Their journey take this family through many unusual and intriguing exploits: the monsters of Glipwood Forest, the Stranders of the East Bend, the Cloven, the Fork Factory, and the interactions with one of my favorite characters, Artham the Throne Warden. And the appearances of the Sea Dragons and their ties to the grandfather give the story an extra special sauce. Each character is well developed and has distinguishing traits that make him or her (or it!) memorable and engaging.

By the time you read the fourth and final installment, the siblings are now facing Gnag for themselves, determined to vanquish the evil presence that has caused so much pain and suffering in their own family as well as countless others. The land grows weary with this presence of evil. There is great loss, heaviness, and darkness.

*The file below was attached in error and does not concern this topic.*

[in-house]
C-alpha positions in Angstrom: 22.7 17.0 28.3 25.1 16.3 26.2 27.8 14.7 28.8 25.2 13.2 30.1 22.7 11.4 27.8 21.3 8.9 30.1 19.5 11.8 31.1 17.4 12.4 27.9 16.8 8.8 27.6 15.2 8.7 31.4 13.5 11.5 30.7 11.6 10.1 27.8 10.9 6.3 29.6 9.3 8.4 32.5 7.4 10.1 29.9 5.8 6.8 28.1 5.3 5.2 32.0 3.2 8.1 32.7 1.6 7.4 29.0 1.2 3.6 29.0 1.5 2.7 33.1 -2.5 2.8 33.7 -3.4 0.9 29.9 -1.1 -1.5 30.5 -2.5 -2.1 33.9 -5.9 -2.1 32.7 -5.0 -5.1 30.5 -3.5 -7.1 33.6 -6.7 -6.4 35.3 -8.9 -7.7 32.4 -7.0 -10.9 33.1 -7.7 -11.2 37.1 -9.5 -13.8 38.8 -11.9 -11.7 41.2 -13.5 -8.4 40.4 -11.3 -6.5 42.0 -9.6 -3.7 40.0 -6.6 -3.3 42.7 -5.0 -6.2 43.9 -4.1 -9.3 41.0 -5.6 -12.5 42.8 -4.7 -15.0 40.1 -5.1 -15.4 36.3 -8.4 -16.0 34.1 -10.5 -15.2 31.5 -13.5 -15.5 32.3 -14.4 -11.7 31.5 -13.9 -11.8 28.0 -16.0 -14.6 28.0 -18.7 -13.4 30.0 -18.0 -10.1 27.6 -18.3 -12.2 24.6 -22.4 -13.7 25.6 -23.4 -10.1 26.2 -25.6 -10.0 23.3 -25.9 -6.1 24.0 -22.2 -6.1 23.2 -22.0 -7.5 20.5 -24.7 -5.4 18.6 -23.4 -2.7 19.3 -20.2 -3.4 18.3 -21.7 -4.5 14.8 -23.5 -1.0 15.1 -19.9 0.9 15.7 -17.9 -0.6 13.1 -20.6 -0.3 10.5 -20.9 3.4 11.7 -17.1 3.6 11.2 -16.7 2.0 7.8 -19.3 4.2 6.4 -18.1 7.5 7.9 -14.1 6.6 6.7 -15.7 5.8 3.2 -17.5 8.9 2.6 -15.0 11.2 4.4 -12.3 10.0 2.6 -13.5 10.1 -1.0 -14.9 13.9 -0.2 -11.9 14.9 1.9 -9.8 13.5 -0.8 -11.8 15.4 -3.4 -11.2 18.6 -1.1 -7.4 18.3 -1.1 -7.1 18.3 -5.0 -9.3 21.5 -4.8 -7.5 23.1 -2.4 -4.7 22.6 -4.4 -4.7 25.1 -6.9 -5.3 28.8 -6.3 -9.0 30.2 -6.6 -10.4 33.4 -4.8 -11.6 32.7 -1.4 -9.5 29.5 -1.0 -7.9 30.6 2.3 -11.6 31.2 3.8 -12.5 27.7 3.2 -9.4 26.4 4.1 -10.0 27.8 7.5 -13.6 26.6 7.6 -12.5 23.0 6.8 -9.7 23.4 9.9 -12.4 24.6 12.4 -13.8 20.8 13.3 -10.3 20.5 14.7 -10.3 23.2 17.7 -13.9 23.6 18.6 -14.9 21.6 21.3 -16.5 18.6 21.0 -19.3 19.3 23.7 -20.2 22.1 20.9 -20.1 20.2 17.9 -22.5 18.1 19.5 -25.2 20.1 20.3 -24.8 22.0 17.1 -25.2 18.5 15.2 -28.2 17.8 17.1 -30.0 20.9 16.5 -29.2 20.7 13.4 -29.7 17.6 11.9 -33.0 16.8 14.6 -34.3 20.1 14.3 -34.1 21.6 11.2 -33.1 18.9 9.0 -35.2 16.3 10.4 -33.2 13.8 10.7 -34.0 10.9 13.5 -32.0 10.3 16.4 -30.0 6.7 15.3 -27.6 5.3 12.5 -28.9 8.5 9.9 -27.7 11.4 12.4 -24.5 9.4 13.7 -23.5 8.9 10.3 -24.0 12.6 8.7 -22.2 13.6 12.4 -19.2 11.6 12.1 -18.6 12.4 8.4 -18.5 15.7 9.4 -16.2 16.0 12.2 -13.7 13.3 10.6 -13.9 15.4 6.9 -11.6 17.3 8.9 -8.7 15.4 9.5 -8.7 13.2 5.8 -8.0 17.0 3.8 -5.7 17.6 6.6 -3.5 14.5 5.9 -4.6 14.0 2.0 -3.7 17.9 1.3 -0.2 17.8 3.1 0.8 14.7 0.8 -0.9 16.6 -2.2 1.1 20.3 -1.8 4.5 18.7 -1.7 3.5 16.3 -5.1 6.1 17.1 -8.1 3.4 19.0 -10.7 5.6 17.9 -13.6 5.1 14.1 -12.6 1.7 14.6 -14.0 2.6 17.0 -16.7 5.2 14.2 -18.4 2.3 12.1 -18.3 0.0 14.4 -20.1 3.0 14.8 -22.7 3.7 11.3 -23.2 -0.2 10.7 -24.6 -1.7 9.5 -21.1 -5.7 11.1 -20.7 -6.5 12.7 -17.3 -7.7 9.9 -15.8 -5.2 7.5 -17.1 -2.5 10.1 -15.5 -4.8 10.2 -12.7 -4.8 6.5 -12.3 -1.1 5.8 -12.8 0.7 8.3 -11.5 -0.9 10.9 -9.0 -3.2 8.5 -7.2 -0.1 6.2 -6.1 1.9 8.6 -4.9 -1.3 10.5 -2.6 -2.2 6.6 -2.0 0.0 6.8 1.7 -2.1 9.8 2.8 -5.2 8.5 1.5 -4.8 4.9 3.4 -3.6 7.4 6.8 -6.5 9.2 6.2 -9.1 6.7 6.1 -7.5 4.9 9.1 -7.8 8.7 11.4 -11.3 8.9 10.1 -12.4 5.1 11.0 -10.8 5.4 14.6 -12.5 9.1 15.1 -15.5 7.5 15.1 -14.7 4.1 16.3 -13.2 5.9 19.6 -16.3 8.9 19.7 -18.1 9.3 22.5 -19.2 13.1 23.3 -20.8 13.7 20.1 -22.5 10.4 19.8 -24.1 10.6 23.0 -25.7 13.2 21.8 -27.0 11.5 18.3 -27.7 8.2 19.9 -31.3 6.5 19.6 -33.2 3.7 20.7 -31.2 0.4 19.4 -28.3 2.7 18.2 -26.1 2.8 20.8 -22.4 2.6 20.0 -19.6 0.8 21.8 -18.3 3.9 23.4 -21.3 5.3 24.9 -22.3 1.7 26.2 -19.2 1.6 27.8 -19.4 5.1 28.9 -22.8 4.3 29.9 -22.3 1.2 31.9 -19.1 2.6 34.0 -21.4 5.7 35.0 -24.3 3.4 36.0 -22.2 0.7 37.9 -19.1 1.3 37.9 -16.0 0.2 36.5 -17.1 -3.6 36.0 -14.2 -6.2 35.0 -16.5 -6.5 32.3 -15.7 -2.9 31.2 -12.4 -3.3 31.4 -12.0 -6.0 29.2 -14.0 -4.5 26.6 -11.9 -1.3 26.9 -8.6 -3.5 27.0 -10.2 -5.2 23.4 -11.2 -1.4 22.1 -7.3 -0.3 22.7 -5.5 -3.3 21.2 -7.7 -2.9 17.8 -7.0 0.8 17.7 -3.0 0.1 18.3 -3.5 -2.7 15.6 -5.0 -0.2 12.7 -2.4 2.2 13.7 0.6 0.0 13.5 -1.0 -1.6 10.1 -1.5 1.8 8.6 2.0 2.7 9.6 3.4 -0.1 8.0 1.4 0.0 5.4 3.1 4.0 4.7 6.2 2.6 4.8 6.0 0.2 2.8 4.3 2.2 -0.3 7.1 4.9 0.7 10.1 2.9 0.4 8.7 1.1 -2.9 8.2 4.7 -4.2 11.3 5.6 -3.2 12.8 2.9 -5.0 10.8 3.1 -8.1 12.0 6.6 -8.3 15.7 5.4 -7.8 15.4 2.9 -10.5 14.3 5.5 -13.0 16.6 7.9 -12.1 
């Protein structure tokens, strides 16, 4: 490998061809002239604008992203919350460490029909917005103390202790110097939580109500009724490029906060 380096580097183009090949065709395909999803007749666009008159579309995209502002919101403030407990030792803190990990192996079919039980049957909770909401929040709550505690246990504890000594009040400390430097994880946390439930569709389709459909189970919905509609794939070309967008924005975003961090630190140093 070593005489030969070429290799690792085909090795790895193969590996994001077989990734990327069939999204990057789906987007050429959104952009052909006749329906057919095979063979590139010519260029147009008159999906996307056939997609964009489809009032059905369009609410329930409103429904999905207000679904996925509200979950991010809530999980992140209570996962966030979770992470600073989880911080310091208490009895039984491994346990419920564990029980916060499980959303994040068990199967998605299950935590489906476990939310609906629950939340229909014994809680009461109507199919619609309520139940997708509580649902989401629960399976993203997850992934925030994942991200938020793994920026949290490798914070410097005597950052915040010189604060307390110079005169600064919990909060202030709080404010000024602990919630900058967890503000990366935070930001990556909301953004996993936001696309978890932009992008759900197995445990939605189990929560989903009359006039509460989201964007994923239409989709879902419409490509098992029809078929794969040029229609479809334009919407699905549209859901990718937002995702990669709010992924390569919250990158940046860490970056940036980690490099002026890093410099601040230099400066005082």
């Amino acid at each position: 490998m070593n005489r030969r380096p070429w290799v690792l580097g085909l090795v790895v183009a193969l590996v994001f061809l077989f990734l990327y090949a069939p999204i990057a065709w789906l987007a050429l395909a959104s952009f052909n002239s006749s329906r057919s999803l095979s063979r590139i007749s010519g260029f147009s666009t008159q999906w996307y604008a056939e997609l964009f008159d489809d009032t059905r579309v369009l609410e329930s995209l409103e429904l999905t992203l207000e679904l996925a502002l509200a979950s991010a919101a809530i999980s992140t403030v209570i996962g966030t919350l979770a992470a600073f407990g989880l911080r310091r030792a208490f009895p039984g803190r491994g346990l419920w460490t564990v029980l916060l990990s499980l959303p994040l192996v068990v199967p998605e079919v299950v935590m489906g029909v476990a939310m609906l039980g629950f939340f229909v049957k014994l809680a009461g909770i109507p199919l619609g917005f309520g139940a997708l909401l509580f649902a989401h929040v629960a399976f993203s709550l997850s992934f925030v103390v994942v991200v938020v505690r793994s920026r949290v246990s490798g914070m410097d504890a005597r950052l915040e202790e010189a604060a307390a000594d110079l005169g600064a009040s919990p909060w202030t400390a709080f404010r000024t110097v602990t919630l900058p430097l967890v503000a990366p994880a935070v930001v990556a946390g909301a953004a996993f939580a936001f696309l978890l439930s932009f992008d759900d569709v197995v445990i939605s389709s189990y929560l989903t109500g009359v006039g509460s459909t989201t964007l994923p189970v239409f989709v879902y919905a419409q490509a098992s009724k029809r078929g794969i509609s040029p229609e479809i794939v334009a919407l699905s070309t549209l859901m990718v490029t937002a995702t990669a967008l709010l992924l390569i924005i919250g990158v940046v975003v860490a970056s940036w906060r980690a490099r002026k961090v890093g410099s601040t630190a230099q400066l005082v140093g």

The character development of Janner, Tink, and Leeli makes this saga that much more enjoyable to read. Each begins the story showing themselves for who they are – children – but throughout the story are stretched and grown in ways that lead them to greatness and influence.

And it is in the struggles of each that you find yourself identifying. Fear, feeling unfit for a task, unwanted leadership, strength through weakness – all were “I’ve been there” moments.

There is much with which to resonate as circumstances and events squeeze out poor character, and through the trial, grow goodness, courage, and grace.

By the final pages, Janner, Tink, and Leeli are just a shadow of their former selves. And their noble character and love for each other wins the day.

A story within a story